Howell acknowledges that international pressure has been effective or at least helped to elevate wildlife trafficking as a priority. She highlights pressure from within countries as being especially effective, however. In Kenya for example, Margaret Kenyatta, the First Lady, became the figurehead for WildlifeDirect’s anti-poaching campaign ‘Hands off our Elephants’ in 2013. ‘It’s more effective if it’s coming from within a country or someone that people recognise within the country providing this message,’ says Howell.
Howell emphasises involving local communities – who may have felt that they weren’t benefitting from wildlife tourism. ‘If you have the community on board and they feel somehow that they’re benefiting from the eco-tourism that’s going on, then they may be more likely to, for example, flag to local rangers if there’s a poacher in the area,’ she says.
Regarding Lord Hague’s suggestions, Jayanathan points to the numerous agreements and resolutions on wildlife crime – the Kasane statement in 2015, the Hanoi conference in 2016 and the London conference in 2018, and several resolutions by the UN General Assembly for instance. ‘These commitments have already been declared by states, many, many times. Do we need a UN body to monitor it? I would say no,’ she says.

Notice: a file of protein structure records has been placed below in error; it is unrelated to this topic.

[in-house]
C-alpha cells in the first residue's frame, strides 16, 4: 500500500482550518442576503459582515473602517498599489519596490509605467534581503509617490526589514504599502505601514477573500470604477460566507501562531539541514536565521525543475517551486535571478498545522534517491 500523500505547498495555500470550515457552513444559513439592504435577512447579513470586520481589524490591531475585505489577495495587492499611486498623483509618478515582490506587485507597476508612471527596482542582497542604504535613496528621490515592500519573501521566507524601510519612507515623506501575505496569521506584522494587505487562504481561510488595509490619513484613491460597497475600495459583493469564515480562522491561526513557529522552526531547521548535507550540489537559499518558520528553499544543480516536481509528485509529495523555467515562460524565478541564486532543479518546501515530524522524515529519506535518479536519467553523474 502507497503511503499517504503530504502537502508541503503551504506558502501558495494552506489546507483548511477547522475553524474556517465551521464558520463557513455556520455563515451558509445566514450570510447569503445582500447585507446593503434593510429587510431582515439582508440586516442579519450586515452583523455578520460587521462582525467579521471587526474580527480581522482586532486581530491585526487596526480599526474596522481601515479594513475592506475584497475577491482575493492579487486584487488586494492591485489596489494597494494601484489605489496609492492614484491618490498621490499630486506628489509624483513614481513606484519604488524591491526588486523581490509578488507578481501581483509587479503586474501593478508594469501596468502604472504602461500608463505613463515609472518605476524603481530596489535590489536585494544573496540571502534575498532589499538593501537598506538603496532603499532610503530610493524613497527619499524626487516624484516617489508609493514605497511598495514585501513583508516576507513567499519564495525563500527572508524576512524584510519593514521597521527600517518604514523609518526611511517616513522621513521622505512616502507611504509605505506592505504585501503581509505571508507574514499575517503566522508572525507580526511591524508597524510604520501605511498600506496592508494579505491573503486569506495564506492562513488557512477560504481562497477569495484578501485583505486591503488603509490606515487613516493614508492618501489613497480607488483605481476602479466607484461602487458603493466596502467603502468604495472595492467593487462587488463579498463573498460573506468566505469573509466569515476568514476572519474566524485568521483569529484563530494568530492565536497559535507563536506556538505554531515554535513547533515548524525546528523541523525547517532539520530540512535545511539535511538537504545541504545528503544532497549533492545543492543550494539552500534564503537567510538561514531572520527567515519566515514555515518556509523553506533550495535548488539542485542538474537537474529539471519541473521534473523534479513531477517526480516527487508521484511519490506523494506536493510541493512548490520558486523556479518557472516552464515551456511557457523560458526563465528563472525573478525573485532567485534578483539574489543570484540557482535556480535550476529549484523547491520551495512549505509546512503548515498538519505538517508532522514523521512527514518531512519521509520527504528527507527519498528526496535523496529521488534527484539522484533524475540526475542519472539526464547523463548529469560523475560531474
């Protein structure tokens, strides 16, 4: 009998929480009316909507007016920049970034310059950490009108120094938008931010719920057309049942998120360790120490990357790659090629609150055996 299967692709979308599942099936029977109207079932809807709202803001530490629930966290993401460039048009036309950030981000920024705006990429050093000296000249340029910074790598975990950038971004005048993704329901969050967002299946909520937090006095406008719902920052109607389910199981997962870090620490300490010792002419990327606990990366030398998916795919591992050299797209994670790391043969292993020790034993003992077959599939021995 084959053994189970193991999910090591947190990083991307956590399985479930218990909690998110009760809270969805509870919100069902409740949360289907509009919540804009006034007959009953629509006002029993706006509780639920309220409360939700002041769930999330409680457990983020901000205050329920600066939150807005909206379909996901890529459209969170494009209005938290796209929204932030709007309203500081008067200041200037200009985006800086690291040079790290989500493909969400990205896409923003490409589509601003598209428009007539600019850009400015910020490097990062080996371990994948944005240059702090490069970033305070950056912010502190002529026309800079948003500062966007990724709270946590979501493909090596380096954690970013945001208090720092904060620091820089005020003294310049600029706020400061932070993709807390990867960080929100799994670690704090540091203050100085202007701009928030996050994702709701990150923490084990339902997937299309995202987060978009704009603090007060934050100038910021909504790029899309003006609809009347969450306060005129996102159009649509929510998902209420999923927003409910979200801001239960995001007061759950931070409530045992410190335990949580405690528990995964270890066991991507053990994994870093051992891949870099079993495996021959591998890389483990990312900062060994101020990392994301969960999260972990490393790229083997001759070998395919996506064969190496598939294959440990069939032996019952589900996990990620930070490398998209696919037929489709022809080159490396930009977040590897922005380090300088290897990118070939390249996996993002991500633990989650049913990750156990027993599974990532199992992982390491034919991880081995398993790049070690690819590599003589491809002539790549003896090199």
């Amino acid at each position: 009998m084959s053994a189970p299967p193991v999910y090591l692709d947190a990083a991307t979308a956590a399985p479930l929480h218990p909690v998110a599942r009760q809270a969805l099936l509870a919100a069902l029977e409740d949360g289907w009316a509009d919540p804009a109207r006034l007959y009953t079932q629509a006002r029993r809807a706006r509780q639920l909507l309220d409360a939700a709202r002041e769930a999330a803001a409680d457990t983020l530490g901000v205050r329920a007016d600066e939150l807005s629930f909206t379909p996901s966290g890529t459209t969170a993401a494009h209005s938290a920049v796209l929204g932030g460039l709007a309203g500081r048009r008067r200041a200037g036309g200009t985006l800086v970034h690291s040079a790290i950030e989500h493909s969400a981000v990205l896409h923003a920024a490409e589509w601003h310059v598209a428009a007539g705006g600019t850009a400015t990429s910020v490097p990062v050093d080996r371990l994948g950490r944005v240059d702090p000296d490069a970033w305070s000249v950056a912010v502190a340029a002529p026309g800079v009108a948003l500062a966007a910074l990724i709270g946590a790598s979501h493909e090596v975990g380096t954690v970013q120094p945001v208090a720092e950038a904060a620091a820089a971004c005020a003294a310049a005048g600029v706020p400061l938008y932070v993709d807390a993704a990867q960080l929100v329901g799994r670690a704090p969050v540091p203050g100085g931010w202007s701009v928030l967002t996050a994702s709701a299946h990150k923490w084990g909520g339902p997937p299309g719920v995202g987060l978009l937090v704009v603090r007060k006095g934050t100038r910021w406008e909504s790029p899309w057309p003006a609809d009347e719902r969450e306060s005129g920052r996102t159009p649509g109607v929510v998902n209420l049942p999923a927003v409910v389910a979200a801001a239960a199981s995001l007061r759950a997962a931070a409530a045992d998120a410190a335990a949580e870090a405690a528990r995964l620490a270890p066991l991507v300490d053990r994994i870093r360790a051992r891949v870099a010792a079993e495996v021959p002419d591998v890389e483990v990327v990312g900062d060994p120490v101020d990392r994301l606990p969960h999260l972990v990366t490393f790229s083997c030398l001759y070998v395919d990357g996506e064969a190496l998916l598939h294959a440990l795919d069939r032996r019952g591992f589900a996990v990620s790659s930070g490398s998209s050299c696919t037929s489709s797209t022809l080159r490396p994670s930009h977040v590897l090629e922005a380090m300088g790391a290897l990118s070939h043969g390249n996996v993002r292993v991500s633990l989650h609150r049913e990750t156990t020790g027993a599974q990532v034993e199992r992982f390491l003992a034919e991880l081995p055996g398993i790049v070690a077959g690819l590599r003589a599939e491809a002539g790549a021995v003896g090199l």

Instead, Jayanathan notes how efforts to address crime in areas such as wildlife crime, money laundering and human trafficking are delivered in silos. Given that the pandemic isn’t only about wildlife, she suggests that an initiative such as the United Kingdom’s counter-terrorism strategy (CONTEST) could be adapted to the area of pandemic prevention.
She proposes drawing on CONTEST’s four pillars – Prevent, Pursue, Protect, and Prepare – with ‘Pursue’, for example, covering wildlife crime but also matters such as food and safety regulations, counterfeit medicines and operation of markets where food is sold. ‘Prevent’ would cover education and public health, amongst other things.
Under ‘Prepare’, meanwhile, the strategy would examine ‘what’s another pandemic [going to look like], can we mobilise military resources, can we stock or access PPE in time, how quickly can we shut down our airspace?’ she explains. ‘For Protect the conservation community could play a really key role in terms of securing already protected areas, possibly increasing their reach and the buffer zones around them.’
Image: Afrianto Silalahi / Shutterstock.com